By GREGORY ZELLER //
Albany will offer rapid prototyping services to Long Island manufacturers through the state’s regional Manufacturing Extension Partnership center.
Stocked with 3D printers, laser-etchers and other frontline maker tech, the new User Facility Center – part of Stony Brook University’s Manufacturing and Technology Research Consortium, tucked inside SBU’s Center of Excellence for Wireless and Information Technology – aims to carry early-stage innovations “from idea to [computer-assisted design] to printing,” according to MTRC Program Manager Cynthia Colon.
“The goal is to create a rapid-prototyping facility,” Colon told Innovate LI. “This is all about our mission, to give these companies that step up to the next level – to go from an idea to an actual, tangible prototype, and to speed up the manufacturing process.”
To that end, the User Facility Center stocks a quarter-million dollars’ worth of state-of-the-art tech, including a resin-based, FDA-biocompatible Objet 30 Prime 3D printer (among several resin- and liquid polymer-based 3D printers); an Affinia EinScan-SP 3D scanner, ideal for reverse-engineering; and a broad-spectrum Epilog Fusion M2‐32, packing a 60-watt laser for all your laser-engraving and fume-extracting needs.
Users can also access the MAXIEM 1515 jet-machining center, a hunk of cutting-edge ingenuity that water-jets precise machine parts into existence, located in SBU’s nearby Heavy Engineering building.
Inexperienced users will get help with the jet-machining center and other next-level equipment from student technicians, who will be on call to help visitors operate the radical tools, Colon noted.
“These are graduate students,” she added. “And if a company needs anything beyond what the graduate students can do, we’ll pull in one of our expert professors.”
Together, the tools and talent pack more prototyping punch than most companies can afford to stock on their own – particularly early-stage companies banking on an innovative dream.
“Anybody can go buy a $5,000 desktop 3D printer – we have two of those,” Colon said. “We also have a $60,000 resin-based 3D printer and a $20,000 reverse-engineering scanner.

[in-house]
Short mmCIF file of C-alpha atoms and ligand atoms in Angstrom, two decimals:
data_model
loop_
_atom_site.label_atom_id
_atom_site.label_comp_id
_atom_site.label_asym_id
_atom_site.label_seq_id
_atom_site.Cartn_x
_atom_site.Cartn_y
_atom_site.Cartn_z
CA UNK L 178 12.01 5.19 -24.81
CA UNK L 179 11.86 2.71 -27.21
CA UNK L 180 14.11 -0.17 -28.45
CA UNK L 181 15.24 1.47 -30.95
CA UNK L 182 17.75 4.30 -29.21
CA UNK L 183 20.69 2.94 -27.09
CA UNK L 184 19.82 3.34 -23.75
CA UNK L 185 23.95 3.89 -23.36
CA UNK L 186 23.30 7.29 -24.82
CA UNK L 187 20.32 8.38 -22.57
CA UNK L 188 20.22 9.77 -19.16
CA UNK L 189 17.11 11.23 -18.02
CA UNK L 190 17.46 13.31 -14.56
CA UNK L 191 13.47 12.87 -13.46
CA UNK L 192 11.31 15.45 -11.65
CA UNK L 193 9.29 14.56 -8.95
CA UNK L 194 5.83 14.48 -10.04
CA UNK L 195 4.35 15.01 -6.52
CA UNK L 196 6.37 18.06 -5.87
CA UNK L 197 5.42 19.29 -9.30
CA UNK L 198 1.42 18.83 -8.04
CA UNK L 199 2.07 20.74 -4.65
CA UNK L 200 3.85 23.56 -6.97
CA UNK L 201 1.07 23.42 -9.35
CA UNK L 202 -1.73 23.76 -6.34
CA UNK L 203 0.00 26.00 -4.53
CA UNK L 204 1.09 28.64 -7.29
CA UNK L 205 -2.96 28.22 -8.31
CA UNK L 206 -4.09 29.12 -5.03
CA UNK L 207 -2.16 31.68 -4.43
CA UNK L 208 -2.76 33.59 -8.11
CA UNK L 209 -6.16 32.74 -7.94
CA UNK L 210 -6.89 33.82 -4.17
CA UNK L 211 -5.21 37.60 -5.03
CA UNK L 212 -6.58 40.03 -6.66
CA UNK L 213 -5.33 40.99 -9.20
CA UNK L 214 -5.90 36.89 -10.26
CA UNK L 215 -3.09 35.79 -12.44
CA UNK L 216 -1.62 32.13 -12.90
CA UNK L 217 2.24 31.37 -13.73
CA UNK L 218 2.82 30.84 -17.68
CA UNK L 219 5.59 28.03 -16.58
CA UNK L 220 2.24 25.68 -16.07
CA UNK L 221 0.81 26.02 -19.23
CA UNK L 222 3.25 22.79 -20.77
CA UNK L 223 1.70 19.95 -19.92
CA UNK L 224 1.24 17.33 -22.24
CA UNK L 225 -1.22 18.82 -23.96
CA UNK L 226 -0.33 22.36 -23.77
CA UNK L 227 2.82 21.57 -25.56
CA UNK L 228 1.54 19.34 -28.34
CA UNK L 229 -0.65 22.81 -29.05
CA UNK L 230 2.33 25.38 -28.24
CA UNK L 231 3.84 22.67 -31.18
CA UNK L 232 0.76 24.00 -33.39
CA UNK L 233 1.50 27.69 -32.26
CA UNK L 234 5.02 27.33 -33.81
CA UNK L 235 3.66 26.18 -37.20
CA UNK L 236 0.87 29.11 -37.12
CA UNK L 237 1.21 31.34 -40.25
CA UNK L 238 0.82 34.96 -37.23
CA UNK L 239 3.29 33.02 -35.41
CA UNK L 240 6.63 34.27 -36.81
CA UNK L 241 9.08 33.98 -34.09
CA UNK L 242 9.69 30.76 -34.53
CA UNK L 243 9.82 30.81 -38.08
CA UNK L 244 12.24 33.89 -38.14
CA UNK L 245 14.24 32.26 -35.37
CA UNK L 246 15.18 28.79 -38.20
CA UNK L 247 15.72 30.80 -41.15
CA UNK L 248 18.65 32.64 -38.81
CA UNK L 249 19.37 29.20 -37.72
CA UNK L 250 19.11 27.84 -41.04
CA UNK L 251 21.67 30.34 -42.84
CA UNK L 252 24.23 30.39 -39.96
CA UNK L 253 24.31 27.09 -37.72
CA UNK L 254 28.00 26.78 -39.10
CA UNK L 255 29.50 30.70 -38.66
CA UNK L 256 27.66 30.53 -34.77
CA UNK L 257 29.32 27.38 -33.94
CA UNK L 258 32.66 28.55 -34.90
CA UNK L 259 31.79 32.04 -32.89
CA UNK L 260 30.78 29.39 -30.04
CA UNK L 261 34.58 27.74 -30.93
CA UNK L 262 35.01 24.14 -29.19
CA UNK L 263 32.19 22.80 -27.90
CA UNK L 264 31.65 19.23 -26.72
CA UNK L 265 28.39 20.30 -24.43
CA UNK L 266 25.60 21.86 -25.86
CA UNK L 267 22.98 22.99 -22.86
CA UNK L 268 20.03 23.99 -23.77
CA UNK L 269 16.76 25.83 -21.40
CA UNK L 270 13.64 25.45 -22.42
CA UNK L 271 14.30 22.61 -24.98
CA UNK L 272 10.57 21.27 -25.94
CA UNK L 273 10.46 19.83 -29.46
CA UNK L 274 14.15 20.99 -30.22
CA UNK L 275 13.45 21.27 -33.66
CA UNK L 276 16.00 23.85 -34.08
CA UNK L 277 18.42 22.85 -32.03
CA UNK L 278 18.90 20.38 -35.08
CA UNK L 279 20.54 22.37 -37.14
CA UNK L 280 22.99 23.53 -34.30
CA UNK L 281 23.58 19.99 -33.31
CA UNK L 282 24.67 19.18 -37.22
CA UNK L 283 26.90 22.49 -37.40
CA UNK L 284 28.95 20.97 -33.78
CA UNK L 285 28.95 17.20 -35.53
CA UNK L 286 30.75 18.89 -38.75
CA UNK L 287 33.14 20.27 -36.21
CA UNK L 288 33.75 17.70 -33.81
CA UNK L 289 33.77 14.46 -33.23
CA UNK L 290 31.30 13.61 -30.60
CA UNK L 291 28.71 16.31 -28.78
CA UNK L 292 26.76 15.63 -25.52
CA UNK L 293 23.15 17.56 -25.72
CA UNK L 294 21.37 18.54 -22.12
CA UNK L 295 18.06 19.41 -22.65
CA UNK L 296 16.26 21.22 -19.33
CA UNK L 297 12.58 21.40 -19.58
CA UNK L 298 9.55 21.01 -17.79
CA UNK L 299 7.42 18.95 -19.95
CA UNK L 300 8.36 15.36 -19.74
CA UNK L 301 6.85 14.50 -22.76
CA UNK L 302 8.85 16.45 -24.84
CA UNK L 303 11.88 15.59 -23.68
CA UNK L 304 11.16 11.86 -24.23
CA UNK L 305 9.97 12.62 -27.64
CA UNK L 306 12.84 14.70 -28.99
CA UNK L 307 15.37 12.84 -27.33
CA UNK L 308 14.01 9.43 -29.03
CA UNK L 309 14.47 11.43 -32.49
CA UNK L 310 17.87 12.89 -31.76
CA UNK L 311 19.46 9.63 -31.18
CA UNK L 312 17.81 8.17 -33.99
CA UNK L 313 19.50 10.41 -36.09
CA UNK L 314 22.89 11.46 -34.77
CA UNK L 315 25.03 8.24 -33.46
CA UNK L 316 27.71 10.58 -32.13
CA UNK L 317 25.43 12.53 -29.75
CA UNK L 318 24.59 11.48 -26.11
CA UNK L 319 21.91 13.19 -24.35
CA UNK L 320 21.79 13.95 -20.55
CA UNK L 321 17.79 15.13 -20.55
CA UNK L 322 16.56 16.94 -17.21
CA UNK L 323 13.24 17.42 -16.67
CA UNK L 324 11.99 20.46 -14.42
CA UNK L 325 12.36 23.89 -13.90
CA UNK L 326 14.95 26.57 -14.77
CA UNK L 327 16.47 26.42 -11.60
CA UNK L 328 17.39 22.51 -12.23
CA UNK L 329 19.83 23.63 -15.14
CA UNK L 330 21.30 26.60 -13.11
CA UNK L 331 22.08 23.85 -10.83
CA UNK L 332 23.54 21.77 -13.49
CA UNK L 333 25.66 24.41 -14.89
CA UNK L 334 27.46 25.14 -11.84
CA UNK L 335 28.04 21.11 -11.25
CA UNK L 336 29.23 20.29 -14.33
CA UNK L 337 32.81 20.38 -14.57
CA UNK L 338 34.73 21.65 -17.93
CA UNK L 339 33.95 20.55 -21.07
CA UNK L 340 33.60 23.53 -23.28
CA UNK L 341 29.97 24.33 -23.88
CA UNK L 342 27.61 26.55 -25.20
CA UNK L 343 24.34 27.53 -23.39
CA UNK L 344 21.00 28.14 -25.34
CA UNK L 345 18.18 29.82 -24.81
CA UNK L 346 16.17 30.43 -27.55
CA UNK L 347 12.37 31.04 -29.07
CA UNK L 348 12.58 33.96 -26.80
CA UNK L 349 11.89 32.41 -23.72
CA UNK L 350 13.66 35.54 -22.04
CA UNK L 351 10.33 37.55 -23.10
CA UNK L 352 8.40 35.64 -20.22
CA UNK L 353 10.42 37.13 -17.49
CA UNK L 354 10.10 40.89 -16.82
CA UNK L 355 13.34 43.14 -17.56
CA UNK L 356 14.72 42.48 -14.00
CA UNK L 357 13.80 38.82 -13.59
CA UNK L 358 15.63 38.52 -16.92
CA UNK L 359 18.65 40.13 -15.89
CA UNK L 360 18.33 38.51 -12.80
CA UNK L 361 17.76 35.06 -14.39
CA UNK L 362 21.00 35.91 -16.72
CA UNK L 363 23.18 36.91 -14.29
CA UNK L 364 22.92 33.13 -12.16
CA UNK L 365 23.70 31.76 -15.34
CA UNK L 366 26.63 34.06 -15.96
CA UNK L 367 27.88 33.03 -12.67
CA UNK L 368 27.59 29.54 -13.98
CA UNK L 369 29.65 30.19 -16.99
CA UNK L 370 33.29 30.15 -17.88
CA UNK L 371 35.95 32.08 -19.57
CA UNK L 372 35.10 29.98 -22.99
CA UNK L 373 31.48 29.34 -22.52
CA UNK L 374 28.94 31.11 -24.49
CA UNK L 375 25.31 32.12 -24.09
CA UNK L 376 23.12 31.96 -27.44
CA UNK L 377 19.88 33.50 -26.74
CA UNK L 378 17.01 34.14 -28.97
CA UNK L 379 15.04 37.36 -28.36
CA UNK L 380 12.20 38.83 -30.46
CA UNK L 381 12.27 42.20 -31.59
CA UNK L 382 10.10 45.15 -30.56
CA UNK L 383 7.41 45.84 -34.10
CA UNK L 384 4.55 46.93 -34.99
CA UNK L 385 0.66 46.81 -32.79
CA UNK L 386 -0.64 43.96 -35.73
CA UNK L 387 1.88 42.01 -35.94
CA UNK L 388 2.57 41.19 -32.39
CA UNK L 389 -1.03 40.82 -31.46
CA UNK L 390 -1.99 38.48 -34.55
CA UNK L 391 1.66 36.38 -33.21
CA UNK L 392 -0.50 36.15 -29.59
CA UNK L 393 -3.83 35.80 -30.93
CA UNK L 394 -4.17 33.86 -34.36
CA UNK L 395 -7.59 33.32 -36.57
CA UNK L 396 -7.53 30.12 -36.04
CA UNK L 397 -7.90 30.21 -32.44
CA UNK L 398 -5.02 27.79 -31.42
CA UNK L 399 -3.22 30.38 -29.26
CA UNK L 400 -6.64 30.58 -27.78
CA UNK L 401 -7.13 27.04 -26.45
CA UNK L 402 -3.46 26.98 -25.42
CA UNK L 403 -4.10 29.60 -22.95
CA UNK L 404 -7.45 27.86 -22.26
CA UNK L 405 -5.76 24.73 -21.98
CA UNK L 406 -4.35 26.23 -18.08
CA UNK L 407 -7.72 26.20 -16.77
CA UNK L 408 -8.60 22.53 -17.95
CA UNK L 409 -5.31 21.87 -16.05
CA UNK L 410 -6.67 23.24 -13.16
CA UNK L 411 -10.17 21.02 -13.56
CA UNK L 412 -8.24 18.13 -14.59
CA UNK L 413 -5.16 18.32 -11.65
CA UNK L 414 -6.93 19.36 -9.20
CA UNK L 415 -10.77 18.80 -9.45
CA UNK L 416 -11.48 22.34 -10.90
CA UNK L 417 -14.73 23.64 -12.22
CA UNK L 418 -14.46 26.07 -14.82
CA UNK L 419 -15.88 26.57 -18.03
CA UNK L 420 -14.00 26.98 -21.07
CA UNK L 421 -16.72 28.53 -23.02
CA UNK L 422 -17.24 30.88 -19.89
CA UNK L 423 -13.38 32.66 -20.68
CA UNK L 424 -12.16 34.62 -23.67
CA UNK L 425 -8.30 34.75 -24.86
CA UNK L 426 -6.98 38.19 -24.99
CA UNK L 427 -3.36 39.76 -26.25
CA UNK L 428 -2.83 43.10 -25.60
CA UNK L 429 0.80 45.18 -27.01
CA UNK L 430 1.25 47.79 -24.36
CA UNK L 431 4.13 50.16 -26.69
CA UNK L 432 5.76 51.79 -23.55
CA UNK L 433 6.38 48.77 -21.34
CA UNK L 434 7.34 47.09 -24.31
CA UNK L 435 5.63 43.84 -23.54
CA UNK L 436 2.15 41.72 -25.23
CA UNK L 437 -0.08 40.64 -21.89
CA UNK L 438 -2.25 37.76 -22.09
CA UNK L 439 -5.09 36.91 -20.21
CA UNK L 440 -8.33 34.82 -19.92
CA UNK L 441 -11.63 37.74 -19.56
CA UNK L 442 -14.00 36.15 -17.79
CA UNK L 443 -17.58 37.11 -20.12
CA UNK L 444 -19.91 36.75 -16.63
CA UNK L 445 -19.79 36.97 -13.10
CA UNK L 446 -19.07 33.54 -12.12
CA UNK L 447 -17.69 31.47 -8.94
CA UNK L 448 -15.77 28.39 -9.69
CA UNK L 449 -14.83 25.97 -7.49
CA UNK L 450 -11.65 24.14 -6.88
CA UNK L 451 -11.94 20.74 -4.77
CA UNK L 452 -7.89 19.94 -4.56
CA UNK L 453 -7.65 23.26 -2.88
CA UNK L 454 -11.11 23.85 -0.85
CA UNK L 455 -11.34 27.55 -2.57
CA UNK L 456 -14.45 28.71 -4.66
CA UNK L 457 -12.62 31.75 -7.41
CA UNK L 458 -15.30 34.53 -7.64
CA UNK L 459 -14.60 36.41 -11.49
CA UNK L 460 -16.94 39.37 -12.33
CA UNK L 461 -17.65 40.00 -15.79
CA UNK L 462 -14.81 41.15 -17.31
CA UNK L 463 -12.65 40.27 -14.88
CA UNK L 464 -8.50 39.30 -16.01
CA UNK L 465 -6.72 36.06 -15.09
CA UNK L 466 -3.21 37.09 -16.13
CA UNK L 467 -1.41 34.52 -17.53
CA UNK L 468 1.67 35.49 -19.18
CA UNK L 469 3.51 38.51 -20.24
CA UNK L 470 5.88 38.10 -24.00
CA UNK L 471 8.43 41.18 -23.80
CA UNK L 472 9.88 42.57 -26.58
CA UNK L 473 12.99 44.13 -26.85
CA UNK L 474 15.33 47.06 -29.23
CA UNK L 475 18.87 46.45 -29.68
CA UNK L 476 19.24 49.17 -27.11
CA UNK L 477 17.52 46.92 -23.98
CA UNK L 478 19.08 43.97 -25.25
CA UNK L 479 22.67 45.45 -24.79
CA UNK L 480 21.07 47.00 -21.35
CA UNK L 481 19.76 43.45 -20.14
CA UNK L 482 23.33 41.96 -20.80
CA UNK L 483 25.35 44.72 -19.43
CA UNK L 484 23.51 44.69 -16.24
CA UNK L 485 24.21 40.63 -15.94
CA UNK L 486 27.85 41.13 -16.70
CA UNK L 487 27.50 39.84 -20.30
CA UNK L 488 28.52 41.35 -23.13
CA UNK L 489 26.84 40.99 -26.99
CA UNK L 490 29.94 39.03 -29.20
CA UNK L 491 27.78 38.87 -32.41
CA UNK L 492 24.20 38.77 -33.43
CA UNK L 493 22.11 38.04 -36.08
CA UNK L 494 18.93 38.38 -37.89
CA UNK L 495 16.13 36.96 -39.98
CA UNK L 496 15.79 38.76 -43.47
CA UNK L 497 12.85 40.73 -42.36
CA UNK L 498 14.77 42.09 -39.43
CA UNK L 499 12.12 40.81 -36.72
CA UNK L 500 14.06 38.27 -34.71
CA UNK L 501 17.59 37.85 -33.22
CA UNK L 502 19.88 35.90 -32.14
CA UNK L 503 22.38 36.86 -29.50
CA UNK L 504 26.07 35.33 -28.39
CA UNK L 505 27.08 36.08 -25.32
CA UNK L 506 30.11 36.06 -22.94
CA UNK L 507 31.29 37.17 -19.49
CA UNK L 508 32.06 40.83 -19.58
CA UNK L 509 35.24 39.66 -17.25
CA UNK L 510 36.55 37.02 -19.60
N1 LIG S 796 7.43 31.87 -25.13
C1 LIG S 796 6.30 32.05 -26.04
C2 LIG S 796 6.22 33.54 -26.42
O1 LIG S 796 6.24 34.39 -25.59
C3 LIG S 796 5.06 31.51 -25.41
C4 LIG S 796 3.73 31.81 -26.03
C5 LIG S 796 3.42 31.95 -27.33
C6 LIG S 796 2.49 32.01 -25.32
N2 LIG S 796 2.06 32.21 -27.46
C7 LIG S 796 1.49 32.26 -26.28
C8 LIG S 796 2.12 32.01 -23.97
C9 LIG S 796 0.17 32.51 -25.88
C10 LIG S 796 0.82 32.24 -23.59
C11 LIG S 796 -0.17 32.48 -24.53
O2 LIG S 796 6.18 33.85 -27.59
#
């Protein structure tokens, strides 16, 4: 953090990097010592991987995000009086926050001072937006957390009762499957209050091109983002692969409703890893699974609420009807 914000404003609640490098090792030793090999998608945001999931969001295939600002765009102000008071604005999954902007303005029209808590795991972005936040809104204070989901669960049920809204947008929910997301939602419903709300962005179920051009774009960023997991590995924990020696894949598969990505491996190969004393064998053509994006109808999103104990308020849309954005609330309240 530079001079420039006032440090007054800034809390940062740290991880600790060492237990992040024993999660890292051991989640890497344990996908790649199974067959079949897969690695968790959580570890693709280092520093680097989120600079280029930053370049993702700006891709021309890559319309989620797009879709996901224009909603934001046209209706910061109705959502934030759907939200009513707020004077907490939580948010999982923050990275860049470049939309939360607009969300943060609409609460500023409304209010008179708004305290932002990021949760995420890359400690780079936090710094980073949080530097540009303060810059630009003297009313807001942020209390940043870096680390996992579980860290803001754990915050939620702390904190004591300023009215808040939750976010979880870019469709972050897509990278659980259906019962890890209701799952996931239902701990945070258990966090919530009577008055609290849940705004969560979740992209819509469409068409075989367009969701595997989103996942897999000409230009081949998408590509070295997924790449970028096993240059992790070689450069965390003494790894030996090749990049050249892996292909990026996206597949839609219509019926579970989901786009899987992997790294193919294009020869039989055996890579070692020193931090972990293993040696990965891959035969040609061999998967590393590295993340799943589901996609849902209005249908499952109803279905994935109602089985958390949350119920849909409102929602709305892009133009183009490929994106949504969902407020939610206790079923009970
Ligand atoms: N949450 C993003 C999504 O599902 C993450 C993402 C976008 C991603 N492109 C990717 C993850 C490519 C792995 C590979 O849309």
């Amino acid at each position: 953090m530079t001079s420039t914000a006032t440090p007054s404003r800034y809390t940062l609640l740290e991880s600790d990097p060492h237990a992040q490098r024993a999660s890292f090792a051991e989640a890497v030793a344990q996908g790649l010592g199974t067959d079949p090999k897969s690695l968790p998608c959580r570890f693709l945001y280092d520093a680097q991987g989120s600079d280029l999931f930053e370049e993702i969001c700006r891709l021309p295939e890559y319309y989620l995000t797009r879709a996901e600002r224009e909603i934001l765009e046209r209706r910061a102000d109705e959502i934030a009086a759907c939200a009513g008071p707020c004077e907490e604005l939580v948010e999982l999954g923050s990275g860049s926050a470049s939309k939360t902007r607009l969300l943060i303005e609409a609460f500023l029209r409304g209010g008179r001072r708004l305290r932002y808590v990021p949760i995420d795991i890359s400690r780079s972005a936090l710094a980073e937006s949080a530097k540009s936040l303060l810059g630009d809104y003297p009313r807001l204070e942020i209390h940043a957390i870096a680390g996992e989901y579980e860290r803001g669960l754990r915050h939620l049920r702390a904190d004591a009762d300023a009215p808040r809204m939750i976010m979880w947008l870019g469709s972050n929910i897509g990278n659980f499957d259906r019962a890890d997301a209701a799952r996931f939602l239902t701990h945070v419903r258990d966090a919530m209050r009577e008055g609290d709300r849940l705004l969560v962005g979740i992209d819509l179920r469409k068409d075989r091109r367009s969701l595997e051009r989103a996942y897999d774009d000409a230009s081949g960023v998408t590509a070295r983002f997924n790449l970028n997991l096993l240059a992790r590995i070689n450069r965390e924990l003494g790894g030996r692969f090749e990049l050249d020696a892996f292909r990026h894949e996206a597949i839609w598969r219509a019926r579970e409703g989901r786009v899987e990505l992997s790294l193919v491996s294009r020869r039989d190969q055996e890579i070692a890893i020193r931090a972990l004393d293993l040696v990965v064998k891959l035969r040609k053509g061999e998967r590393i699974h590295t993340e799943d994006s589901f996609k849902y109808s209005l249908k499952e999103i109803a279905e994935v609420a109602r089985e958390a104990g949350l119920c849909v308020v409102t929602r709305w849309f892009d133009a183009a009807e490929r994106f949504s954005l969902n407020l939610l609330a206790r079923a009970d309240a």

“And a company can also buy a printer but not have the specific skills to use it,” she added. “Such as, knowing what kind of resin does what.”
The exact tech lineup was set based on the specific requirements of regional manufacturers – “We started taking notes as to what companies’ real needs were,” Colon noted – and because of that covers a broad range of prototype-manufacturing and business-development stages, from the drawing board to the edge of commercialization.
“We expect every company to come into the User Facility Center at a different stage,” Colon said. “They may have an idea, or they have a prototype that needs engraving or special cutting, or maybe they need help with a business plan or a connection to the Small Business Development Center.
“Maybe they need to test the prototype, so we’ll connect them with other internal or external program partners,” she added. “When they come in, we’ll take a good look and see what the next step is.”
The business-development benefits are plentiful and obvious – and best of all, at least for the Long Island innovation economy, is the User Facility Center’s regional nature: The facility is limited to companies based in Nassau or Suffolk counties, who won’t have to pay an hourly rate or other fees, just cover the cost of consumable materials and the technicians’ time.
The $250,000 center is fully funded by the Empire State Development Corp.’s MEP program and will be a good friend to regional innovators needing a boost to get over the commercialization line, according to Colon.
“This has been some time coming,” she noted. “Interviewing companies, understanding their exact needs, putting everything together.
“We’re very excited to reach out to all those companies that assisted us in gathering the information,” Colon added. “And to start helping the companies already reaching out to us.”